She was committed to biblical gender roles. Selina was committed to what today we might call “complementarian” principles related to gender roles, so she never preached or instructed preachers. Yet she certainly did encourage them, as proven by this letter from William Grimshaw: “What blessing did the Lord shower upon us the last time you were here! And how did our hearts burn within us to proclaim his love and grace to perishing sinners! Come and animate us afresh—aid us by your counsels and your prayers—communicate a spark of your glowing zeal, and stir us up to renewed activity in the cause of God.” Also, because she paid the salaries of a great number of preachers, she felt liberty to maintain an employer-employee relationship with many of them.
She was committed to financing local churches. Through her life she was involved in purchasing, renovating, and building local churches where evangelicals could preach. By the end of her life, she had 116 churches as part of her “Connexion” network, with more than 60 of them built or financed with her help. Though few of these survive today, a wonderful example is the chapel she built at Bath. Though it is now the Museum of Bath Architecture, much of the interior remains as it was, including the high pulpit where Whitefield preached the inaugural sermon. The museum has a small exhibit dedicated to her that includes a couple of items of particular interest.
She was a dedicated to praying and corresponding. Selina set aside significant time each day to read the Bible and pray for herself and others. She would also spend hours each day writing letters to her friends, family members, acquaintances, students, and preachers. These would often contain encouragements or theological teaching and reflection. Through her commitment to learning, she became a strong theologian.
She willingly deprived herself to support Christian ministry. All throughout her life, she gave with extreme generosity. She eventually went so far as to have her property plowed and planted with corn so she could earn an income from it. By the time she died, she had given away the vast majority of her wealth. A friend observed, “I believe she often possessed no more than the gown she wore.” She deprived herself of a lot of luxuries in order to carry out her work of philanthropy.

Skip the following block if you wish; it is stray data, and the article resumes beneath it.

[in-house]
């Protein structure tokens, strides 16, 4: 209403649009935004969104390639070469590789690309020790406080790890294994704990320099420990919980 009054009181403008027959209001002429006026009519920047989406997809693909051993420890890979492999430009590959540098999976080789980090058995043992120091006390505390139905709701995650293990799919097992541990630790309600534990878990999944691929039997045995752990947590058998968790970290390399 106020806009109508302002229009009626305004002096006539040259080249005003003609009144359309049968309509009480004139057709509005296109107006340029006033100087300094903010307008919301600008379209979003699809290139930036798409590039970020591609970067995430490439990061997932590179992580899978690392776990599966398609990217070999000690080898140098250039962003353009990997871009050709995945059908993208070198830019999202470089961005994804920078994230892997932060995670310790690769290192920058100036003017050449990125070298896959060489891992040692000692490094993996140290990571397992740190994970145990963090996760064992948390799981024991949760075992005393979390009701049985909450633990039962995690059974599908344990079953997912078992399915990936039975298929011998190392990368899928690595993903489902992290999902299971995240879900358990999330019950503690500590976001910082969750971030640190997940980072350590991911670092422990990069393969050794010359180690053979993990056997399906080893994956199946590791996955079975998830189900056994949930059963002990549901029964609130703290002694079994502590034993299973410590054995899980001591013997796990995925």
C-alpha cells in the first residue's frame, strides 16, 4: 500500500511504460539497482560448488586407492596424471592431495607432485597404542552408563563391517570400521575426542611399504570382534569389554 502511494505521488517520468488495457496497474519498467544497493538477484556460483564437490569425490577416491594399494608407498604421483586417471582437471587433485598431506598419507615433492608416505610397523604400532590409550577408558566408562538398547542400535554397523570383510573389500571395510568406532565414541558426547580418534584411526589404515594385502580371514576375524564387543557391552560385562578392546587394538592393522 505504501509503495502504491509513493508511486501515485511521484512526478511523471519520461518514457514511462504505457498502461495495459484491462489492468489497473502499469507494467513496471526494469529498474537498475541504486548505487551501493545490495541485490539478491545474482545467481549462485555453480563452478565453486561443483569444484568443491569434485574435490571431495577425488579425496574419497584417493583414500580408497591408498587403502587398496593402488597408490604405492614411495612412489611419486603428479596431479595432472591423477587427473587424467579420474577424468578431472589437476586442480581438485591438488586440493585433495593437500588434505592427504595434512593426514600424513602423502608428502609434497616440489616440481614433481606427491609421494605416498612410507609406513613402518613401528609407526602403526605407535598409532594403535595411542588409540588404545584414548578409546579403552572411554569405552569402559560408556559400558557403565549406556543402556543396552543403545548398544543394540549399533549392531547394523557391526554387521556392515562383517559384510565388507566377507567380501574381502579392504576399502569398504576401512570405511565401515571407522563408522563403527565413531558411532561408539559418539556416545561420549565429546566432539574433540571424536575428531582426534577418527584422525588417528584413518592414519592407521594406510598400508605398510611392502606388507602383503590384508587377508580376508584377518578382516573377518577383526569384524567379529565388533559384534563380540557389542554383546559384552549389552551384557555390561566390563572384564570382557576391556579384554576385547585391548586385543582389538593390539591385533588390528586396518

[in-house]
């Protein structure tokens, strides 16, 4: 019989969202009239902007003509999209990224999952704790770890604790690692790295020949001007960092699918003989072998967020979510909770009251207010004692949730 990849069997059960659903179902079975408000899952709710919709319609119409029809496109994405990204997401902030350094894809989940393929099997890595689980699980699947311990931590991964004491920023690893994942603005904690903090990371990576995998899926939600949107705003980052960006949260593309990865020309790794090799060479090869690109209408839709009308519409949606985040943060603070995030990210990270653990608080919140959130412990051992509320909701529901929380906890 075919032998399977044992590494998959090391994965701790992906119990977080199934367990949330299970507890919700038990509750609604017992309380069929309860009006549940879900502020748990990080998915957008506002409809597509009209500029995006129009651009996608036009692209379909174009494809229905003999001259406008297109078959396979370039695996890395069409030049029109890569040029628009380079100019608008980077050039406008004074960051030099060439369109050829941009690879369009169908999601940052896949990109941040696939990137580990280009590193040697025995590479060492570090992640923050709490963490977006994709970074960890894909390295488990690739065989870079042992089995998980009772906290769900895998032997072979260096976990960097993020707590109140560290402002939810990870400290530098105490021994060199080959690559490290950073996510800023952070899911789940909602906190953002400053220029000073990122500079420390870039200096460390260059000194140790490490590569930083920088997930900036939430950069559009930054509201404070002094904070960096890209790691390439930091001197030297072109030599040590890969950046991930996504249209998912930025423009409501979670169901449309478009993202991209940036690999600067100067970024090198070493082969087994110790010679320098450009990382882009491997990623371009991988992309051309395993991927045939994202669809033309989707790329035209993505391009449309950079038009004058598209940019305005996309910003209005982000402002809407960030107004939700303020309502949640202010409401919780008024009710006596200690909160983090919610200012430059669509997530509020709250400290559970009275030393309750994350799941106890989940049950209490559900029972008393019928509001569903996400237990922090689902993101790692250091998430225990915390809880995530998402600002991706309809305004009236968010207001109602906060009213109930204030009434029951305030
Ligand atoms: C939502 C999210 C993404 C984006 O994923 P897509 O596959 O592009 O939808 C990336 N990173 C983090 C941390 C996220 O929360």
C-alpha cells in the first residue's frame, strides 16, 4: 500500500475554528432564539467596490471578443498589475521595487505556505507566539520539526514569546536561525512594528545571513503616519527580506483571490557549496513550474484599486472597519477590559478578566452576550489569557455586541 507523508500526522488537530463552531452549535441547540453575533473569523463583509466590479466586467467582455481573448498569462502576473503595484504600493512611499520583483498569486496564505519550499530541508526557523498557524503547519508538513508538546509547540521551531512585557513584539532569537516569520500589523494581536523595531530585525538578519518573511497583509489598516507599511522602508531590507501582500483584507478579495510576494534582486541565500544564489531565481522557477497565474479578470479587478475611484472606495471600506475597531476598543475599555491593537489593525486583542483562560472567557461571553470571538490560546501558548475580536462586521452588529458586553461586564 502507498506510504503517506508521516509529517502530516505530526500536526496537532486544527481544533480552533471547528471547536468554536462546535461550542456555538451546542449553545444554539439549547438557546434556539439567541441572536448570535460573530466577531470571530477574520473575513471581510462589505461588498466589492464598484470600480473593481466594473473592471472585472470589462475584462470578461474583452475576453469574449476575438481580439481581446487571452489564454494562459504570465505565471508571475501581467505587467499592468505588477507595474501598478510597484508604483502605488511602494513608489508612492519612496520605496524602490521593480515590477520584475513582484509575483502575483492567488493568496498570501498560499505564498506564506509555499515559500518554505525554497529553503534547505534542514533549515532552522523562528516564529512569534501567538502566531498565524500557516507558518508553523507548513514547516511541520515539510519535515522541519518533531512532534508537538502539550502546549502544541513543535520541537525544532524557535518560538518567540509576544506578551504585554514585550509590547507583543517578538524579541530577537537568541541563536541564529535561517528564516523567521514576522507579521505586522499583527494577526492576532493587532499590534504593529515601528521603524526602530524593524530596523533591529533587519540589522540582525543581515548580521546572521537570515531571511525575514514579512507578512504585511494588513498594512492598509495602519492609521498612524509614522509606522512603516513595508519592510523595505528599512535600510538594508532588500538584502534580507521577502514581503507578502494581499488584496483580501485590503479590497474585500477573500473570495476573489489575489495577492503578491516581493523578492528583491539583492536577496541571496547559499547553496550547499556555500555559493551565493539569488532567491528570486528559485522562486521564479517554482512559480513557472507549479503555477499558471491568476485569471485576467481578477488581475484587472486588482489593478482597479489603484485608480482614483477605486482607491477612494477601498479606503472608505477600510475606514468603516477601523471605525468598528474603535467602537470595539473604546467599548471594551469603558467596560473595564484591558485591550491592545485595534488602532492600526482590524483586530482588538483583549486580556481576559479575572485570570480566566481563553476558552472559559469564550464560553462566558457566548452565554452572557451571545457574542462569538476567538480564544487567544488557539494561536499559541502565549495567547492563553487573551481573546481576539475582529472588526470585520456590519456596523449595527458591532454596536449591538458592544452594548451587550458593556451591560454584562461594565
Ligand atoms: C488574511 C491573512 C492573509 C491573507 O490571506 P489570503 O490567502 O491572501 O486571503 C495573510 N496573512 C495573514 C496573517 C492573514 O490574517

She died on June 17, 1791. She was 83 when she died and, according to her wishes, was buried with great simplicity. There was no great monument, no fancy coffin, and no crowd of mourners. Rather, she was buried in simplicity beside her husband with only three people in attendance.
Following her death, a friend remembered her in this way: “Thousands, I may say tens of thousands, in various parts of the kingdom heard the gospel through her instrumentality that in all probability would never have heard it at all; and I believe through eternity will have cause to bless God that she ever existed. She was truly and emphatically a Mother in Israel, and though she was far from a perfect character, yet I hesitate not to say that among the illustrious and noble of the country she has not left her equal.” But perhaps it was King George III who said it best: “I wish there was a Lady Huntingdon in every diocese in my kingdom.” May the Lord raise up many more like her!
There have been a number of biographies written about Selina Hastings. My top recommendation, and the only one still in print and widely available, is Selina Countess of Huntingdon by Faith Cook. It’s from her book that most of my information was drawn.